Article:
Classes start tomorrow... ulpan, and "musicianship" (we were told it's not music theory). I'm hoping to get to skip the summer session of the latter, and there's no way I can skip the former. I somehow managed to test into the 4th of 5 Hebrew levels (gulp), which, according to my Israeli friends, was no surprise. (מה?! אתם משוגעים!) To me? Uh, yeah, surprise. We'll see how long I can hang in there, especially since my speaking/comprehension level is far lower than my reading and writing level. But considering I couldn't even read last fall, whatever level I end up in is בסדר גמור (completely ok). I have my work cut out for me...

Let's just hope I can find the right balance to remain on the tightrope. I might wobble. I might wobble a lot, but I'd rather not fall. I hear the medical system is really fun to deal with here...

Friday, July 16, 2010

Some images...

A few from Women of the Wall, a few of the HUC campus... z'hu. (That's all.)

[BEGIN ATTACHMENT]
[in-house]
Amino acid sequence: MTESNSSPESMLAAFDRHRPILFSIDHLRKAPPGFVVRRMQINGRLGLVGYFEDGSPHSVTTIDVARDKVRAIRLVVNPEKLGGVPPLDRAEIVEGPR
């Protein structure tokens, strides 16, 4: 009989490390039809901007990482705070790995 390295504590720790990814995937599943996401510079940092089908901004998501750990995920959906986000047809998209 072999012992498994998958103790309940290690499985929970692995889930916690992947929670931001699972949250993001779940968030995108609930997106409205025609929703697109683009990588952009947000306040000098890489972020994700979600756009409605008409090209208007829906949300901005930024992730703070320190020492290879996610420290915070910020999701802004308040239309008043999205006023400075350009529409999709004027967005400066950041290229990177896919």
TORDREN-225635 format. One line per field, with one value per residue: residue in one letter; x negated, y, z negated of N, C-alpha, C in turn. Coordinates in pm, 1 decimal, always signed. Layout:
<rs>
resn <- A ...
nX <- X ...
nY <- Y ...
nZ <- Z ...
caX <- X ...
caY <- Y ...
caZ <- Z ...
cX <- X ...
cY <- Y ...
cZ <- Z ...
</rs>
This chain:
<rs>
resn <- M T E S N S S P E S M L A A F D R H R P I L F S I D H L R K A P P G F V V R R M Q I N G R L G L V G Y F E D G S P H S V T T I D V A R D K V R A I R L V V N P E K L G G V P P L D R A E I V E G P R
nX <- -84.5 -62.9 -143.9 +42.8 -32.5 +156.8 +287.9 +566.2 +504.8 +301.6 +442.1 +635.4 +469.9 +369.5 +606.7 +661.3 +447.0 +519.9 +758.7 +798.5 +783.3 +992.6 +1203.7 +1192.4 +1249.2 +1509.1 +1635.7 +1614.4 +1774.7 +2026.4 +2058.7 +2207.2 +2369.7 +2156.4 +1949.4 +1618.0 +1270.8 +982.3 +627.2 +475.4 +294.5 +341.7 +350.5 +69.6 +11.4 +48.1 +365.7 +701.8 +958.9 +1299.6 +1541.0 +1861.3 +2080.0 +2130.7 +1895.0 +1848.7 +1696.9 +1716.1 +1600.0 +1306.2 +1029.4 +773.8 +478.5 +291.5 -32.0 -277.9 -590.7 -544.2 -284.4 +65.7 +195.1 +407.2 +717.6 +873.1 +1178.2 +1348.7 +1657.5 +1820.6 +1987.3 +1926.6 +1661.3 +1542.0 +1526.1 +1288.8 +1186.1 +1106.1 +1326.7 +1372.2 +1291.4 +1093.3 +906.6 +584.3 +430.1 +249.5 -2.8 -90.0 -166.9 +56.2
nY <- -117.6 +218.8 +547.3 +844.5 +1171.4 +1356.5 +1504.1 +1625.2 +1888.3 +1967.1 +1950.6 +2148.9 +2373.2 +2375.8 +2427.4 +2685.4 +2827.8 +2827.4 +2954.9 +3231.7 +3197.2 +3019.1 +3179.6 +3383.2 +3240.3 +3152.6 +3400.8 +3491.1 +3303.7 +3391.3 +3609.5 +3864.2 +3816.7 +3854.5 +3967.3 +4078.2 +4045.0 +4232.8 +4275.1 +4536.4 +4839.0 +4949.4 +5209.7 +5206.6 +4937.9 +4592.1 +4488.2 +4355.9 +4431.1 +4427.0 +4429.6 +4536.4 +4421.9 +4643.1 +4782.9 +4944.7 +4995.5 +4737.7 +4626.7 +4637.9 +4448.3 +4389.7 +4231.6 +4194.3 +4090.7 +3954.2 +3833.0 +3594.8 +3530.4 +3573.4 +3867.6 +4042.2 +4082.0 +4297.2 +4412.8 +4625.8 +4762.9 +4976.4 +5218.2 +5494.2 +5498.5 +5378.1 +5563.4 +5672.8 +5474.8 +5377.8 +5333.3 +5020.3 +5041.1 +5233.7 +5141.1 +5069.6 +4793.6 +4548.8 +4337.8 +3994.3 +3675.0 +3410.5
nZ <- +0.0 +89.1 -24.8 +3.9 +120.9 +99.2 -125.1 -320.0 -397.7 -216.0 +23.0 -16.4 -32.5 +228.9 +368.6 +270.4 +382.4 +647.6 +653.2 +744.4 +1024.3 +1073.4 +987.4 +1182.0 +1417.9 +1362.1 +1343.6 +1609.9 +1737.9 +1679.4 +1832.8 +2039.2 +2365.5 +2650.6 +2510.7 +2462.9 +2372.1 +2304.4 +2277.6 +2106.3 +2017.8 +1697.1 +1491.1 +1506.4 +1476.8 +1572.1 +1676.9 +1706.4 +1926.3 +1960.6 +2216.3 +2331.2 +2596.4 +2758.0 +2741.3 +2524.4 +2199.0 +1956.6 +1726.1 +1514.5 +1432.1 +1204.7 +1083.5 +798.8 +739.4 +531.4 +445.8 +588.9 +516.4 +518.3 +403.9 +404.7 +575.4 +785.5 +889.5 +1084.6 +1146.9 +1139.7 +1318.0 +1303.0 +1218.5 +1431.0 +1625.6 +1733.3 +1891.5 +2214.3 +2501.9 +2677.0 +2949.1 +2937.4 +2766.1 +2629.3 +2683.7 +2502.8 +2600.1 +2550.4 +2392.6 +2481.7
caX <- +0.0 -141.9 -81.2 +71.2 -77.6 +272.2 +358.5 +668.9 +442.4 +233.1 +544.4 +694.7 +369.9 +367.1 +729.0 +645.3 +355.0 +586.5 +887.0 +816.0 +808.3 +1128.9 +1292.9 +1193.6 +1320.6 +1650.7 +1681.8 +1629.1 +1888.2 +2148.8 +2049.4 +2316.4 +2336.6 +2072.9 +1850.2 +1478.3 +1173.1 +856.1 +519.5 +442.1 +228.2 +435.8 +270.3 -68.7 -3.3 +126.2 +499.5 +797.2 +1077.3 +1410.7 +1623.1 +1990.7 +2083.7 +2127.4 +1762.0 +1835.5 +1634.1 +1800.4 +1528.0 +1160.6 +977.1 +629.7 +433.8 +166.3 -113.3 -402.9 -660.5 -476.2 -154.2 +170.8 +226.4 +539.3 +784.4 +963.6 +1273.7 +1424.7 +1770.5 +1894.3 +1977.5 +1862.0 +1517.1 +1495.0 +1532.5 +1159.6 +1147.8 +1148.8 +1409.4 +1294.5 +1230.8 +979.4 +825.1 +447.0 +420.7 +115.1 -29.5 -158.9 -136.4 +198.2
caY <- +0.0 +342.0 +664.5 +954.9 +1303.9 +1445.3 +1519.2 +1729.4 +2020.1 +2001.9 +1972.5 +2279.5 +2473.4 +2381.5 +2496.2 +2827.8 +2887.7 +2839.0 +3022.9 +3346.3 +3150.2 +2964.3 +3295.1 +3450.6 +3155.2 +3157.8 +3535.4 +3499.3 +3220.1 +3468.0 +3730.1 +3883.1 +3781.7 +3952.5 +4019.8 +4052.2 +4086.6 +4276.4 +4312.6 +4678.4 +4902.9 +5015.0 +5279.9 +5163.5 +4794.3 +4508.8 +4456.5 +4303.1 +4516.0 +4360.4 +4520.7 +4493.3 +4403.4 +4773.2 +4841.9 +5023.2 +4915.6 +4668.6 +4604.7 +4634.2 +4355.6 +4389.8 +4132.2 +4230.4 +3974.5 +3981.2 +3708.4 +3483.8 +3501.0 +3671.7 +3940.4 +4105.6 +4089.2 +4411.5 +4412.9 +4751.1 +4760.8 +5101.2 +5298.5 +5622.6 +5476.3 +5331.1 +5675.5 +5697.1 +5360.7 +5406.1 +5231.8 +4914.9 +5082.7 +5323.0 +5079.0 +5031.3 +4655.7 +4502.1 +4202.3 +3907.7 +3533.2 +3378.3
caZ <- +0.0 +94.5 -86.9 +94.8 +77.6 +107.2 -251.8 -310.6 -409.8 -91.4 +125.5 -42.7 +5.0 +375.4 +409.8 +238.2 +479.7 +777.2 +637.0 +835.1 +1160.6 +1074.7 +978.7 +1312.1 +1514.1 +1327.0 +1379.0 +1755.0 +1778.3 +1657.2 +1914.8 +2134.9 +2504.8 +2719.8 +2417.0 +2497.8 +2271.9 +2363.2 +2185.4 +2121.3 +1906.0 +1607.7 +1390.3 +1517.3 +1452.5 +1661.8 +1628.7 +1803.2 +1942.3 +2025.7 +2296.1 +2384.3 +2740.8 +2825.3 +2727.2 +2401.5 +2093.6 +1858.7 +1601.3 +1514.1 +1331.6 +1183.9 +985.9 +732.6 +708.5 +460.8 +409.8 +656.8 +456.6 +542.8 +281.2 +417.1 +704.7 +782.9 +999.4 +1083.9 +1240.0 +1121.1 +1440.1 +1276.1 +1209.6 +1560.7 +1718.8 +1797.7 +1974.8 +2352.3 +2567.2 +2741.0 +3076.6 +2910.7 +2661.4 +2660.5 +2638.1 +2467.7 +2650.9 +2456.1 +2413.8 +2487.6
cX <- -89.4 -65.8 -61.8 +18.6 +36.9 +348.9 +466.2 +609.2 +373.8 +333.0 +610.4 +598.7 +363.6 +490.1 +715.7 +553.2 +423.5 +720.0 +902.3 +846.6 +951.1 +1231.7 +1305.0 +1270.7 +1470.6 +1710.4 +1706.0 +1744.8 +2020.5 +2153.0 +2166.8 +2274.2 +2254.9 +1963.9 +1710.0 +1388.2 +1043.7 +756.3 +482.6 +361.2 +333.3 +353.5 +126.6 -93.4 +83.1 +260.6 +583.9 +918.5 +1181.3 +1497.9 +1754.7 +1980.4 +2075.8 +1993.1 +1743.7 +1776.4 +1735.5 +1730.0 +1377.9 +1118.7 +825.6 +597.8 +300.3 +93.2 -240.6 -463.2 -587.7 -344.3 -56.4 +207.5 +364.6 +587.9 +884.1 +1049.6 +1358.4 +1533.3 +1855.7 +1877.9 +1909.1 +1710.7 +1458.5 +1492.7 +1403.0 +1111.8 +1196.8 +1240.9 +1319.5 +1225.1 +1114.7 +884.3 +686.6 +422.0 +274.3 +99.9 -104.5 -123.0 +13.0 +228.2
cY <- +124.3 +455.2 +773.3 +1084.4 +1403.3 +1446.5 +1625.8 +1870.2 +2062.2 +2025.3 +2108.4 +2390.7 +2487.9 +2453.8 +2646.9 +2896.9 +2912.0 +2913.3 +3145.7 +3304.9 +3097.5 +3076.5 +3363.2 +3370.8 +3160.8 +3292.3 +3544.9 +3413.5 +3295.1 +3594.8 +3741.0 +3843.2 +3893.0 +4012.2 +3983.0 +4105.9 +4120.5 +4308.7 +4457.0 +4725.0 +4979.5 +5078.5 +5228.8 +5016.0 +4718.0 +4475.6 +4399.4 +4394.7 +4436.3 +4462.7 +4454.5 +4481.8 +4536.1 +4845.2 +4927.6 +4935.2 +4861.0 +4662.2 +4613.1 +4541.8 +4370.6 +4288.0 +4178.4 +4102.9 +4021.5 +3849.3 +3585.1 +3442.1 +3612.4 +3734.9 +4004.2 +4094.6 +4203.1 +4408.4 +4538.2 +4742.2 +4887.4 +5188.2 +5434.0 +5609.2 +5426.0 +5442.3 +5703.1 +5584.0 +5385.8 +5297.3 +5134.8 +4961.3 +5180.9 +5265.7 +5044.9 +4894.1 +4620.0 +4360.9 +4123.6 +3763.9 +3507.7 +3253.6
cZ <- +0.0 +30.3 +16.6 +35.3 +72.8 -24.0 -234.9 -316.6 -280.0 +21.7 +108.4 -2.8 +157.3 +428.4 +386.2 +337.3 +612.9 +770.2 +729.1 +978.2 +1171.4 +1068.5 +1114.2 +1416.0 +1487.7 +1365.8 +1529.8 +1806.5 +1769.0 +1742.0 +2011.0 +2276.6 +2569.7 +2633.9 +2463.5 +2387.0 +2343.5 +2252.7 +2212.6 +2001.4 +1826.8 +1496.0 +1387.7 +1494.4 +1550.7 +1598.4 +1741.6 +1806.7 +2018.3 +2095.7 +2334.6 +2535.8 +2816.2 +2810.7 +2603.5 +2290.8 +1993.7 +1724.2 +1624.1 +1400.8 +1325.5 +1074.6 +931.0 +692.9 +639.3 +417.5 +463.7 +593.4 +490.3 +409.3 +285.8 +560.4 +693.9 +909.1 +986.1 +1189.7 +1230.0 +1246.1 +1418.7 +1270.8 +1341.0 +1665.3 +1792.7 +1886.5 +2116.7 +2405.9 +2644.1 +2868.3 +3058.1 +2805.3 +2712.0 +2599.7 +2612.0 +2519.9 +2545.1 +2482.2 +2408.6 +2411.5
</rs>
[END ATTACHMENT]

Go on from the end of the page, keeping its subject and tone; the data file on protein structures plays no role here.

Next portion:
Torah service outside of the police station where Anat was being held.

Ending services.

The greenest spot on campus.

Library courtyard.


Academic Center, with Blaustein Hall in the background.

A reverse view.

Gate to the Persian garden.

Inside Blaustein.

Tuesday, July 13, 2010

Beautiful spinning challenges

This was started yesterday, finished this morning...
I first heard about Women of the Wall (Nashot HaKotel) soon after getting back to the states last summer. I've been eager all year to join their Rosh Chodesh services. Early this morning, my first Rosh Chodesh in Israel this year, I joined dozens of women in the women's section at the Kotel; a number of men were with us in solidarity, behind us, and in the men's section.